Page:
The dashboard clock blinked 1:45 a.m. It was pitch black outside, and we had been stuck in traffic for over an hour. It was almost 8 p.m. EST – the Swahili clock is six hours ahead – and we were headed to a Chinese restaurant/karaoke bar for dinner. The radio blared a mix of Ed Sheeran remixes, Tanzanian hip-hop, and DJs arguing in rapid Swanglish. We had just finished our fourth week in Dar es Salaam.
We passed a row of barber shops, each adorned with faces of celebrities, many American. Will Smith, Chris Brown, Drake, Barack Obama, Nelson Mandela, Donald Trump – although it’s difficult to imagine the clientele whom a picture of Trump’s combover would attract into the shop. We crawled by men selling mops and copies of Ben Carson’s Gifted Hands, the traffic turning a ten-mile trip into a two-hour journey. Packed daladalas, three-wheeled bajajis, men peddling carts of ice cream, and speeding motorcycles competed for space on the underdeveloped roads, swerving between the left and the right lane without notice if one side of the path was too rough to drive on. As we inched downtown, we passed twenty-story highrises and massive billboards, as well as open-air markets and shanties selling trinkets and homegoods. The juxtapositions in Tanzania’s development policies are thought-provoking. We’d seen men in suits walk into office buildings without power; and the huge, lush campus of the university where we stayed, with its many ongoing construction projects, still doesn’t have running water or toilets that flush.
As we sat in traffic, I reflected on the diversity of the Tanzania we had seen thus far, and what I knew was still to come. Our first full week in the country had closed with a trip to Bagamoyo, a small coastal town and the first capital of German East Africa. Bagamoyo is home to the ruins of Kaole, which contain remnants of one of the oldest mosques in mainland Tanzania, and in East Africa as a whole. We visited the town’s Catholic museum as well, touring major slave trading points that had funneled money into the city over two hundred years before. The themes of memory and the slave trade were echoed in our second excursion, when we spent a weekend on the island of Zanzibar. Once an independent country, Zanzibar was most prosperous when exporting slaves and the spices which they harvested. The island still farms and harvests huge crops of spices today, and we spent a few hours touring an operational farm, chewing on pieces of cinnamon bark and pepper pods pulled straight from the vine. Every church or museum we explored in Stone Town threaded bits of the island’s history into a discussion of its contemporary challenges and successes.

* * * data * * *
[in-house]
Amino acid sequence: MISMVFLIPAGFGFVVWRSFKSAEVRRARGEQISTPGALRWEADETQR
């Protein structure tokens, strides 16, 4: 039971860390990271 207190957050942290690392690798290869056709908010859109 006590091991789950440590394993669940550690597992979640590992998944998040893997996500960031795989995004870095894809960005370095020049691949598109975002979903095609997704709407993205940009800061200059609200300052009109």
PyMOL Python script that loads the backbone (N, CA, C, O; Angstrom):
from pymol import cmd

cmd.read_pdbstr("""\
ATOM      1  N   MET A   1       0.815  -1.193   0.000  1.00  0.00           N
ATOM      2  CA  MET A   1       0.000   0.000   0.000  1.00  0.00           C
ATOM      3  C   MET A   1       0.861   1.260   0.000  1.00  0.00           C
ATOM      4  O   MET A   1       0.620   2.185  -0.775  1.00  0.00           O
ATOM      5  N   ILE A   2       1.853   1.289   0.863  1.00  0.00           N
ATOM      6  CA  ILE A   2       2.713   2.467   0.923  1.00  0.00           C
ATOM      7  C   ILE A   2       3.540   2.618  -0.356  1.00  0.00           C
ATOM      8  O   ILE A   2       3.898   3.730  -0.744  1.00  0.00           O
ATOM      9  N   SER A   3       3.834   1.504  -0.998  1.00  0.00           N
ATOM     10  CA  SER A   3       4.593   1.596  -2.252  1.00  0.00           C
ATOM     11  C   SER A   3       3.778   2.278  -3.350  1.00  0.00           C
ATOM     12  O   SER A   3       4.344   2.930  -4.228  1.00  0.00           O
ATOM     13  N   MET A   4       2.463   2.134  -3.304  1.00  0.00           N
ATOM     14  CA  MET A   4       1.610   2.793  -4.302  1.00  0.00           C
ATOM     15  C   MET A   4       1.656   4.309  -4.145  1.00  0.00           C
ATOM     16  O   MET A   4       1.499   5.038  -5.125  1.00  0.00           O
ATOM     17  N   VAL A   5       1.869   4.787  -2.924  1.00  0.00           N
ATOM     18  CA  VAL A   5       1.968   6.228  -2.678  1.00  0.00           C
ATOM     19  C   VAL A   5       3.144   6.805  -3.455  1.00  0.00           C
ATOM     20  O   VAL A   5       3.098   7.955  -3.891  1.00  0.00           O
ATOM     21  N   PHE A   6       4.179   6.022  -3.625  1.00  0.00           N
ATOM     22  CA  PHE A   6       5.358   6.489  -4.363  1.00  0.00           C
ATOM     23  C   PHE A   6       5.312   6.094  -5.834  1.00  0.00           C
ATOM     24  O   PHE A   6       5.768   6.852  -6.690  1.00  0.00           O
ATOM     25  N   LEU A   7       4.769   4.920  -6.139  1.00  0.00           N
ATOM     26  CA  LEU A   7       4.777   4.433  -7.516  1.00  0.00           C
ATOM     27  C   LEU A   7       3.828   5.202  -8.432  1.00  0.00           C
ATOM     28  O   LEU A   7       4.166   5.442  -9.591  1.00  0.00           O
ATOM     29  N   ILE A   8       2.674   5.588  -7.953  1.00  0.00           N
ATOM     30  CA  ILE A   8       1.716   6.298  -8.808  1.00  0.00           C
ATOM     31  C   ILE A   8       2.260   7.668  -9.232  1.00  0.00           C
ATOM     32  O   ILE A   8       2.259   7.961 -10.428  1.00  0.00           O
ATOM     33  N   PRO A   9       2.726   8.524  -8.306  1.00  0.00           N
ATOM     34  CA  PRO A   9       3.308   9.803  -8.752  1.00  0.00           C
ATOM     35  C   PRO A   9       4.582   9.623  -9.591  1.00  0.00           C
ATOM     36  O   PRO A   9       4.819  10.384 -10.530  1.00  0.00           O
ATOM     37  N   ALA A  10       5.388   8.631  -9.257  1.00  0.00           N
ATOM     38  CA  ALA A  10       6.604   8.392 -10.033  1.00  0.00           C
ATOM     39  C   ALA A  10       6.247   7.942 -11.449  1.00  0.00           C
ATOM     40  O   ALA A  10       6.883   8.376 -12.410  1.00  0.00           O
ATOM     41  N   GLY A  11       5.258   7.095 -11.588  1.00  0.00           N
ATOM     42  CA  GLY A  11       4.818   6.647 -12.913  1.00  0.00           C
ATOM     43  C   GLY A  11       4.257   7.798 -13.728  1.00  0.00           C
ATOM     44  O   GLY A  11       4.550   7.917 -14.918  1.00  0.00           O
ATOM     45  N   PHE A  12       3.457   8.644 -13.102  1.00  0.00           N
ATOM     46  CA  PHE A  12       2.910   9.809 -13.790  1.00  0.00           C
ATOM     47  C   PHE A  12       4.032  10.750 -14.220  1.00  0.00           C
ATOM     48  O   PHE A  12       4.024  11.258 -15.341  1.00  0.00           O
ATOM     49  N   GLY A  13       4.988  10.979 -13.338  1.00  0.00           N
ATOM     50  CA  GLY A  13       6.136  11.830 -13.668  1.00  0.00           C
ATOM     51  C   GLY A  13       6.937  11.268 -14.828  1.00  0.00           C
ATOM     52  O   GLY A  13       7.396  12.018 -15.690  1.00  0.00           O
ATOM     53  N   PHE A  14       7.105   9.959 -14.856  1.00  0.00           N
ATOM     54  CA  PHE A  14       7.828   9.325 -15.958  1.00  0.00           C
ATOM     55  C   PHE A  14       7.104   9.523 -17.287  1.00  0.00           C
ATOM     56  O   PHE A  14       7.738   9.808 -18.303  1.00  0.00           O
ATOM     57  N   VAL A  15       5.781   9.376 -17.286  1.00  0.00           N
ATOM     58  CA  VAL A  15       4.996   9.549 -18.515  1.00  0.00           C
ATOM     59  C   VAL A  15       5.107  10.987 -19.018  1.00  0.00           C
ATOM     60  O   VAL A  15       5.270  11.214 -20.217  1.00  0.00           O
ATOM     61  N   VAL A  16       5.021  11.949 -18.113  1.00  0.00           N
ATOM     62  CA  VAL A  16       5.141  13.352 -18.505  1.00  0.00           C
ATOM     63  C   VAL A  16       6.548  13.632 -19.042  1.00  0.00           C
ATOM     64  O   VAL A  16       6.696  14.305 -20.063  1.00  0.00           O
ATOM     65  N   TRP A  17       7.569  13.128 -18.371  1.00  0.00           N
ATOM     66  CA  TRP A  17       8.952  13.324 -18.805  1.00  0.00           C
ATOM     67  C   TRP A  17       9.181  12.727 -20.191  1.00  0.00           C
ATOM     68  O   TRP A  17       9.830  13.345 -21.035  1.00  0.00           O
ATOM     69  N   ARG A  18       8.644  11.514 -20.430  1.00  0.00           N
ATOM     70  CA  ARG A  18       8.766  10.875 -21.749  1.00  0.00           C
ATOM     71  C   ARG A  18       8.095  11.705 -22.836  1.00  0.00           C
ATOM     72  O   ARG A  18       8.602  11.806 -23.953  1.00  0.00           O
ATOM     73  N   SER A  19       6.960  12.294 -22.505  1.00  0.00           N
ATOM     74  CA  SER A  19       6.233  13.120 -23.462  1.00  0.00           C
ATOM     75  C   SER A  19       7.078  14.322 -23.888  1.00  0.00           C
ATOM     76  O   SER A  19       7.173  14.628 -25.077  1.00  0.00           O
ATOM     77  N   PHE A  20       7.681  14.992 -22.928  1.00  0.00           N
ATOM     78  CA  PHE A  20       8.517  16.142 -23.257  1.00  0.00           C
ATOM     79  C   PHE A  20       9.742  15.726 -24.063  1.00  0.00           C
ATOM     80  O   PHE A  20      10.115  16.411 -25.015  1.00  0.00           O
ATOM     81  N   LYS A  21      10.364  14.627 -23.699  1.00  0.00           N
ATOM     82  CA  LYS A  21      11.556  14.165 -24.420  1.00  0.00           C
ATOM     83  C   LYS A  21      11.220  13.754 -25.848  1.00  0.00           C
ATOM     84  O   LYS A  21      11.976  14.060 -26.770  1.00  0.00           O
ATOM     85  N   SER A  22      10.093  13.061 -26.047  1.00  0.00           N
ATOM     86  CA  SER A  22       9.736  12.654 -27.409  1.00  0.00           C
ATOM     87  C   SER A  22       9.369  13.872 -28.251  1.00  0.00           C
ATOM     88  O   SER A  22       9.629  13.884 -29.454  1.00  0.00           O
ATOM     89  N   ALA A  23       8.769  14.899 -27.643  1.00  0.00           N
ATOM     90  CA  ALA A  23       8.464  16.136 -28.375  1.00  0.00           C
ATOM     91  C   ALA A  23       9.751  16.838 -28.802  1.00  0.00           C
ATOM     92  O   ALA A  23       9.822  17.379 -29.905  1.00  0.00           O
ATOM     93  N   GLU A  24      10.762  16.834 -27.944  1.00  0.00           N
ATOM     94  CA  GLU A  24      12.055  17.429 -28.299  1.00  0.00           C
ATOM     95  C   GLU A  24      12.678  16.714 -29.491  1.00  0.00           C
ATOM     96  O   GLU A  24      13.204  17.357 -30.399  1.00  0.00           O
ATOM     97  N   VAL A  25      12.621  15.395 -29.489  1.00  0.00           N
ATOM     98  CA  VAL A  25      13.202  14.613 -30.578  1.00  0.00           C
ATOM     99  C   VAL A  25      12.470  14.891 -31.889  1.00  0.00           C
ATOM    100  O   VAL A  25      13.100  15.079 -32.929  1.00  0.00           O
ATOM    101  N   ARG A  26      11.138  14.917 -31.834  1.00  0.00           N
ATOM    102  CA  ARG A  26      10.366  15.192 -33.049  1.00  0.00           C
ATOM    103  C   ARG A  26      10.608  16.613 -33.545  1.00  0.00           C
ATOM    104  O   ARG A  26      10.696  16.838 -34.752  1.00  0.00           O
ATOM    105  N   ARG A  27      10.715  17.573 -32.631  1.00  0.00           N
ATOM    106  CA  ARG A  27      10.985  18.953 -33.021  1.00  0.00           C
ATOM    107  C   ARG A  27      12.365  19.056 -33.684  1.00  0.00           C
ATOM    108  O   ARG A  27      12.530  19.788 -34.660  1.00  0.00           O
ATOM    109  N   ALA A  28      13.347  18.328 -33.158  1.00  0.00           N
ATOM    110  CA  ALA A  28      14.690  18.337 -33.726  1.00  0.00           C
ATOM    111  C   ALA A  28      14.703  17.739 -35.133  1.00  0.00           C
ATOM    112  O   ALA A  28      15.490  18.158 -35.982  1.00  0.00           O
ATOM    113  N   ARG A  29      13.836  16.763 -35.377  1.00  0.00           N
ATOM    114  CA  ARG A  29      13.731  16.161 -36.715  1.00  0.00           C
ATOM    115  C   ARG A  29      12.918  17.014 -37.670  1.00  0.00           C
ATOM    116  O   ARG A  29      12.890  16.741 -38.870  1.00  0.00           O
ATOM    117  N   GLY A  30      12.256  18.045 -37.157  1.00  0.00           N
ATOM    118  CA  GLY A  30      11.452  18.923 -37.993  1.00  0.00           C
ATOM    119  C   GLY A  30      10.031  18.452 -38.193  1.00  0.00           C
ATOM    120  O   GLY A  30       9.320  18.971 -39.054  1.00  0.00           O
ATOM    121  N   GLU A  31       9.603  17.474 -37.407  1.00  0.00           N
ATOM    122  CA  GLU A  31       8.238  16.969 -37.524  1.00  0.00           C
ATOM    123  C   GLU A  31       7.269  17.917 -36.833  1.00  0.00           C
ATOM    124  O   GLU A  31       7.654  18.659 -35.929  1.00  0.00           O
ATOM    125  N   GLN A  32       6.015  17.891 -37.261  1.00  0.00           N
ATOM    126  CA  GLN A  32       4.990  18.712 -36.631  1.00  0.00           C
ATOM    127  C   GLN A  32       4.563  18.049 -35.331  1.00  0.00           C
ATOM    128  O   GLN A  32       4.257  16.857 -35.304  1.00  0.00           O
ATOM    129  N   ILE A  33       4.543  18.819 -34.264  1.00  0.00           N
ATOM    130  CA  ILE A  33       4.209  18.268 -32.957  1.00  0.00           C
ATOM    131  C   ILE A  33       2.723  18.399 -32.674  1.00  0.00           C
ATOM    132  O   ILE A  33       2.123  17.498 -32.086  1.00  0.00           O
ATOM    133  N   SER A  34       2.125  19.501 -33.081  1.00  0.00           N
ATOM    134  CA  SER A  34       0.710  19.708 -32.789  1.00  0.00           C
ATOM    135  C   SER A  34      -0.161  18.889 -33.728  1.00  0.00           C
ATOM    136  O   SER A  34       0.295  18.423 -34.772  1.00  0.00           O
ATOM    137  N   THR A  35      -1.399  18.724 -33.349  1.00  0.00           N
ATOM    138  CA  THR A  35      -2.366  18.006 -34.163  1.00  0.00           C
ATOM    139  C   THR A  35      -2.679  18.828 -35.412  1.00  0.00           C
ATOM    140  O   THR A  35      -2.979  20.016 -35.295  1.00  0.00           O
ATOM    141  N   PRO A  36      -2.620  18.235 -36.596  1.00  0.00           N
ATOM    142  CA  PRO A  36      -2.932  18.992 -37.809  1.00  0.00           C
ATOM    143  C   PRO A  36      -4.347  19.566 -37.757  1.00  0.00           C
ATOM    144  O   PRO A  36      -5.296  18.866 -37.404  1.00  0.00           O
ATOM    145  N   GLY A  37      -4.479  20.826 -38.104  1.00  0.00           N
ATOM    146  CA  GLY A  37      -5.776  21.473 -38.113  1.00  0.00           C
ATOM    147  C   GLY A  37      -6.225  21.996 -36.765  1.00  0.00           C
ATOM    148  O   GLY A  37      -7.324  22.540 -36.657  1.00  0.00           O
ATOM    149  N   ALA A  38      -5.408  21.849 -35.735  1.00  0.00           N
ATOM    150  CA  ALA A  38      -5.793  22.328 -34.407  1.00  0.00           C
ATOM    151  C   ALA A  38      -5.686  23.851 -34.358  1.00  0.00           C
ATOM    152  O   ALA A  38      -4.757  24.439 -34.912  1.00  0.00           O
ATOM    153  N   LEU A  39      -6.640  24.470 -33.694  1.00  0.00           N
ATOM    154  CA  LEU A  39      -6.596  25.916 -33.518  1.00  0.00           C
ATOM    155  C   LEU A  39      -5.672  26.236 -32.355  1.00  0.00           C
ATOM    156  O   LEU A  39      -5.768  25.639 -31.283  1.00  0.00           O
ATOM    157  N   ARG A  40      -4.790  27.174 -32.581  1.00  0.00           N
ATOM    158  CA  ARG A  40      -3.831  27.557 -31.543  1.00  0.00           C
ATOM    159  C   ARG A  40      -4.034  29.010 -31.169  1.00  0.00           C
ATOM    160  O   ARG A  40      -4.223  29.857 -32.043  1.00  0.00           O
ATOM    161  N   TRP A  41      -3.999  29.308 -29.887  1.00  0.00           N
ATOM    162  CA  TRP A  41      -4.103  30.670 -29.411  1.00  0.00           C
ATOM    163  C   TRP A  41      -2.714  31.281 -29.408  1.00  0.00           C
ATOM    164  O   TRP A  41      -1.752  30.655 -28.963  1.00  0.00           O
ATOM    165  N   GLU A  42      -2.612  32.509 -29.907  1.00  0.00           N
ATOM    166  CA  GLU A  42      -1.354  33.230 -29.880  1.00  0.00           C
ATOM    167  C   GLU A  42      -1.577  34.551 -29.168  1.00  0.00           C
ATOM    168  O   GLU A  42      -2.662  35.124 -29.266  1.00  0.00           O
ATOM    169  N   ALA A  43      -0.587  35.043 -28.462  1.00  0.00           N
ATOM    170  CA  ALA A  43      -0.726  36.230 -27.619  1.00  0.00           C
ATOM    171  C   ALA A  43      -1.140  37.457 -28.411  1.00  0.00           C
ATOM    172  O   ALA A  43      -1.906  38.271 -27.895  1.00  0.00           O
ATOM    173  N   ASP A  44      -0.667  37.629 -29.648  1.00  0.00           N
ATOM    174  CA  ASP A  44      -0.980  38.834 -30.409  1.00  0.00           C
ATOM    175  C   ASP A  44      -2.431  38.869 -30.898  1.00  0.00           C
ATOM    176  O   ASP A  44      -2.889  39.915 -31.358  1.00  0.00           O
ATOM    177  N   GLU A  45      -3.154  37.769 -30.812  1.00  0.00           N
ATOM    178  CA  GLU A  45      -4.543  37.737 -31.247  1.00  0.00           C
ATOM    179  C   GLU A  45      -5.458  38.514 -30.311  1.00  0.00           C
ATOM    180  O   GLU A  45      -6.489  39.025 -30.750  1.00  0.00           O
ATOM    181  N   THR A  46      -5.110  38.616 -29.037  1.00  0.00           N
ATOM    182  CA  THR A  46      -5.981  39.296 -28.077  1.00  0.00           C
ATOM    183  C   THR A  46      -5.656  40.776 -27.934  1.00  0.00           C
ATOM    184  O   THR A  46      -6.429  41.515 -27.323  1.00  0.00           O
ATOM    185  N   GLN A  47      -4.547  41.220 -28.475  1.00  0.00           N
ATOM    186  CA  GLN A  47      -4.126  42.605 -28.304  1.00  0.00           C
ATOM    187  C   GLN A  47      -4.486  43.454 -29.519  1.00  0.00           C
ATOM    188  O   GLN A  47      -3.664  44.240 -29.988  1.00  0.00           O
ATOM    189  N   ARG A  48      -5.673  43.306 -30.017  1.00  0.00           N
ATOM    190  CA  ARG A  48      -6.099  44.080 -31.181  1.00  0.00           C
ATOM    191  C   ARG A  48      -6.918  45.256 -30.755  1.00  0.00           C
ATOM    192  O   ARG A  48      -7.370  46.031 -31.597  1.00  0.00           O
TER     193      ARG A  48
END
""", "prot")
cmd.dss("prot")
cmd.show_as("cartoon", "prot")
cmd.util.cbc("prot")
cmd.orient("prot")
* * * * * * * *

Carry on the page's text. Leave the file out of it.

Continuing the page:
When we weren’t visiting historical landmarks or taking pictures with Zanzibar’s unique red colobus monkeys, we were relaxing on the island’s beautiful beaches. Zanzibar’s serene waters provided the perfect opportunity for snorkeling, so we wound our way through Stone Town’s surprisingly European streets and sailed a small speedboat out to Prison Island. The island houses a government-protected sanctuary for massive Aldabra tortoises, allowing us another glimpse at East Africa’s incredible wildlife. After Zanzibar, however, we would travel to Arusha, the Serengeti, and Ngorongoro Crater, where Tanzania’s fauna is at its most diverse and breathtaking.
It was 3 a.m. Swahili time before we finally pulled into The Great Wall, one of the nicer Chinese restaurants on the touristy strip of the Peninsula. We had a week left of class before we would head to the Serengeti for safari, one of the selling points of the Hoyas in Tanzania program. As we enjoyed a break from the typical Tanzanian fare of mchuzi na wali, or stew with rice, we discussed our favorite parts of the trip so far – meeting Mohammed Dewji, MSB alum and the youngest billionaire in Africa, spending a day on Mbudya Island, sharing a home-cooked meal with the incredible Professor Mutembei. Each day in Tanzania brought something new and unexpected, even as we fell into the routine of classes and internships. The impact that the country, its language, and its people had on me as a student is one that I will never forget.